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New Trial Finds Using Balloons to Increase Blood Flow from Brain Fails to Help MS Patients

December 14, 2017

A clinical trial conducted in Italy used balloons to enlarge veins in order to allow more blood to flow out of the brain and spinal cord. Unfortunately, the trial failed to aid multiple sclerosis (MS) patients. The procedure, venous percutaneous transluminal angioplasty, was safe, although it did not improve functioning or reduce brain lesions.

The study was conducted using relapsing-remitting multiple sclerosis patients (RRMS) that had a condition called chronic cerebrospinal venous insufficiency. Those with the condition typically have narrowed veins which limit blood flow from the brain and spinal cord back to the heart. The title of the study is “Efficacy and Safety of Extracranial Vein Angioplasty in Multiple Sclerosis a Randomized Clinical Trial.”

Angioplasty is done by inserting a catheter with a balloon on its end into a blood vessel, then the balloon is inflated to enlarge the vein and restore a normalized blood flow.

The trial involved 115 patients between the ages of 18 and 65 with RRMS. The trial was conducted at six MS centers and aimed to see if angioplasty would increase blood flow from patients’ brains and spinal cords. 76 of the 115 patients went through the angioplasty procedure while the remaining 39 acted as a control group, where doctors still inserted a catheter into their blood vessels but no balloon.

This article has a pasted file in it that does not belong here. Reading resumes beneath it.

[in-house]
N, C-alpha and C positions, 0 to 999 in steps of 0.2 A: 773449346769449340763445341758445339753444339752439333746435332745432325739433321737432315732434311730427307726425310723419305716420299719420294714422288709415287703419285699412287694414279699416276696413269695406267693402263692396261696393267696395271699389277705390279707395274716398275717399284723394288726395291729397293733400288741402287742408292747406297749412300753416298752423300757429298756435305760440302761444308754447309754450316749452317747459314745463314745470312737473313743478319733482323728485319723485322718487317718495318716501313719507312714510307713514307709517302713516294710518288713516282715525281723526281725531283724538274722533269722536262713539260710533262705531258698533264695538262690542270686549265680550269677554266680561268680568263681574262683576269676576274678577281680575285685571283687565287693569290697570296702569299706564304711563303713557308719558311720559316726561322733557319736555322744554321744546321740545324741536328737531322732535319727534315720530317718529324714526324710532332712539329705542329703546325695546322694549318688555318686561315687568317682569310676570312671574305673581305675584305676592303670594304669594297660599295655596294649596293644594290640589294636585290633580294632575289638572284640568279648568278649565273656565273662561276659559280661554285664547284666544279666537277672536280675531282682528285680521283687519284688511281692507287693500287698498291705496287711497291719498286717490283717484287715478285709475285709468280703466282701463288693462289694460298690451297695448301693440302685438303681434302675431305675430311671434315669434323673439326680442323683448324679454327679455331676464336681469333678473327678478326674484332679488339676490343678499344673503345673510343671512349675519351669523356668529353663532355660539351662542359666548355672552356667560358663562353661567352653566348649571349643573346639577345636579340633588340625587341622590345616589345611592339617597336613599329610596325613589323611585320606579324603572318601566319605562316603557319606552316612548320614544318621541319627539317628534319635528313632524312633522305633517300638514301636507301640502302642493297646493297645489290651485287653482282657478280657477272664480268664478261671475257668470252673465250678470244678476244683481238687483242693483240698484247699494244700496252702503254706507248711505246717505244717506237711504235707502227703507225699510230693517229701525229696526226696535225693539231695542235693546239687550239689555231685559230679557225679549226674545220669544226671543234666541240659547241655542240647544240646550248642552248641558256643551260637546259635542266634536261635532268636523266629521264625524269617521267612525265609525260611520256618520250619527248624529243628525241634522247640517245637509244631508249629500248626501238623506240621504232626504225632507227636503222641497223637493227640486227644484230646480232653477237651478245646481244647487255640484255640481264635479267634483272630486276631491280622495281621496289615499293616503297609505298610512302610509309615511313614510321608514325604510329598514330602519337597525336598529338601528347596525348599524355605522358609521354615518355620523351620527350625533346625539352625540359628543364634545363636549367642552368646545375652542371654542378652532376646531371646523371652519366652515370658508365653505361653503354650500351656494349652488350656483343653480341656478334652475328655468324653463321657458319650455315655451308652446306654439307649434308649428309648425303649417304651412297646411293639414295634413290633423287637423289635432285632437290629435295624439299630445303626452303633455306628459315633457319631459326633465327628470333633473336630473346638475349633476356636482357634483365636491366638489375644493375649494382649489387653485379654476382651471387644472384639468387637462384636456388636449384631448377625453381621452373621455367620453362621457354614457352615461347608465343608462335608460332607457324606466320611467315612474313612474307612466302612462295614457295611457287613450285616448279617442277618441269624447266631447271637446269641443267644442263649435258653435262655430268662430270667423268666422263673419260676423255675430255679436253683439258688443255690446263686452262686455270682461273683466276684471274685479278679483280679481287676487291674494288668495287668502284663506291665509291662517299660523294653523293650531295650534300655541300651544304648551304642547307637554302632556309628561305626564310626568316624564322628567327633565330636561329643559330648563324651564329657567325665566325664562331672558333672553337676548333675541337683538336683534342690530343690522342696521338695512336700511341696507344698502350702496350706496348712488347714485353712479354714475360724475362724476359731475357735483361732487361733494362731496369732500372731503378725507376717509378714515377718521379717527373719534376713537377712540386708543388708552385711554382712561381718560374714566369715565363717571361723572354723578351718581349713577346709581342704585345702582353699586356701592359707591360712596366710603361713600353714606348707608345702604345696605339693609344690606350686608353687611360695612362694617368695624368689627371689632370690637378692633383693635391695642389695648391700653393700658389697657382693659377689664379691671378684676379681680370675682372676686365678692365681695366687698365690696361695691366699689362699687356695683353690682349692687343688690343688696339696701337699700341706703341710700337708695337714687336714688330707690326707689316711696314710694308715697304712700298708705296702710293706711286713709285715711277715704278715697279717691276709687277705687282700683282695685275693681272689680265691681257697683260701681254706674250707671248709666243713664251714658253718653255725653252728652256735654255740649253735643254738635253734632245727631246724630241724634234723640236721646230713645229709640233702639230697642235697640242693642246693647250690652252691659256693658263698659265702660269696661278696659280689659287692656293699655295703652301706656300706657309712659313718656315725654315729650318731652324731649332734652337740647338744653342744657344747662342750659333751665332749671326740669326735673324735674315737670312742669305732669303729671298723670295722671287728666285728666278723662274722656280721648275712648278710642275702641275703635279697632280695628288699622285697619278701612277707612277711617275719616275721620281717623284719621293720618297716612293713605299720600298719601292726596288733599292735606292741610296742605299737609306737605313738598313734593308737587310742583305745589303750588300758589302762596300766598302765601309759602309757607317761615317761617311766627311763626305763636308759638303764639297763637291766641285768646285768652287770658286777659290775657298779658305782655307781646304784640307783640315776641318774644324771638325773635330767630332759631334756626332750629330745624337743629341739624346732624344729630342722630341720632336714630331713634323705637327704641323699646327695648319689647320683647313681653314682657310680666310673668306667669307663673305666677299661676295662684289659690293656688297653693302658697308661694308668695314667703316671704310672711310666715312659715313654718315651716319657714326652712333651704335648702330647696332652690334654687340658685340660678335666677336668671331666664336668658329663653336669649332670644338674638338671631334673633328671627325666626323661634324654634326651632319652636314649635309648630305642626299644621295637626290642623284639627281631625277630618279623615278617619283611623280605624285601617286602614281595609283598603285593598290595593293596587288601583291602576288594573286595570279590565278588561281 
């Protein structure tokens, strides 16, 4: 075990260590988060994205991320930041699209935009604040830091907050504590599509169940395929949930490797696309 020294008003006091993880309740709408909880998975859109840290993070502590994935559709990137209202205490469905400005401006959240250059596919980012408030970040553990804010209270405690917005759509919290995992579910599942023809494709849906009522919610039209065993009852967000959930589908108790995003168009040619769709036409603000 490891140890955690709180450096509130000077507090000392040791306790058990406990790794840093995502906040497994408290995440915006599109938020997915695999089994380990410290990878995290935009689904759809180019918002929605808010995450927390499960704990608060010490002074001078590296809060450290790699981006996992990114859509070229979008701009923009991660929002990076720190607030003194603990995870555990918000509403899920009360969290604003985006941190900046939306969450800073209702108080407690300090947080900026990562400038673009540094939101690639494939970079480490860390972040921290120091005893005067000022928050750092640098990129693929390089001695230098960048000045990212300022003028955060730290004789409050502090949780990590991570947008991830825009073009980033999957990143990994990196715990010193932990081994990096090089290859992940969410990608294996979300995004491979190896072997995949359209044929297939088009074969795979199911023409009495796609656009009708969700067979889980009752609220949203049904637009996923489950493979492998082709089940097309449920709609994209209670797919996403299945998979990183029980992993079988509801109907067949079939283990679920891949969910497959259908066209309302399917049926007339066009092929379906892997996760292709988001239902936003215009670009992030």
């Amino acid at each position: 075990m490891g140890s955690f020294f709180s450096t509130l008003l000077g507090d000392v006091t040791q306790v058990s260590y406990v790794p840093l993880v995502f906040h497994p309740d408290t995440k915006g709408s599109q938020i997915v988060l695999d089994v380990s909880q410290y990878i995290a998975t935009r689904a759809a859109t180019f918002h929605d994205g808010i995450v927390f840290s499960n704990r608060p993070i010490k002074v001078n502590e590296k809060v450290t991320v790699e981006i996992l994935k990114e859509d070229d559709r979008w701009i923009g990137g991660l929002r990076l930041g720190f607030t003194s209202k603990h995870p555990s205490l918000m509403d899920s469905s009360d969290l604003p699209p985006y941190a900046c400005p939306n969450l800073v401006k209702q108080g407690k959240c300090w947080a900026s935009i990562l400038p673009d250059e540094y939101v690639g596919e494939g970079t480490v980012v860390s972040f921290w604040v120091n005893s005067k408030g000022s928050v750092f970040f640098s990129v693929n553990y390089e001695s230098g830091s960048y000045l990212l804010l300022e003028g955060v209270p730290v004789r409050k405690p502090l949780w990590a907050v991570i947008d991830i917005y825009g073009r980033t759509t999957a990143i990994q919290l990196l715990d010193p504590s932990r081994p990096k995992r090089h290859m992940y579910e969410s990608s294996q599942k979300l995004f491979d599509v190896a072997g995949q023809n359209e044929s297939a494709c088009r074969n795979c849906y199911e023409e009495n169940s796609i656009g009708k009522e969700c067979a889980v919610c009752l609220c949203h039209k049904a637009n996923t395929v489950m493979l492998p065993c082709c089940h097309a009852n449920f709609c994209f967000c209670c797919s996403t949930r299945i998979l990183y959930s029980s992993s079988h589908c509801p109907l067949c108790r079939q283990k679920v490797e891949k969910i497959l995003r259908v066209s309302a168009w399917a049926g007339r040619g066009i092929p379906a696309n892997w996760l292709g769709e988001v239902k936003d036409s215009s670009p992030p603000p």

The researchers followed up with the two groups for 12 months, performing MRI scans on them at a six-month mark and a 12-month mark to check for new or enlarged brain lesions.

While 54 percent of the angioplasty group were able to have restored blood flow, it failed to improve their functioning. The two groups had similarities in their measurements of balance, dexterity, vision and ability to walk. There were no differences in the amount of urine left in patients’ bladder after they urinated.

However, in the control group, the percentage of angioplasty patients who failed to develop new brain lesions was higher, though the difference was small and researchers have called for more studies on the matter.

The researchers concluded that angioplasty “did not increase the proportion of patients with RRMS who improved on the functional composite measure” in comparison to the other procedure over the 12-month follow-up. It also did not reduce the appearance of new combined brain lesions on MRI at 0 to 12 months. The annualized relapse rate was also similar between the two groups.

Researchers also concluded that the procedure proved to be safe, yet largely ineffective, and cannot be recommended to MS patients.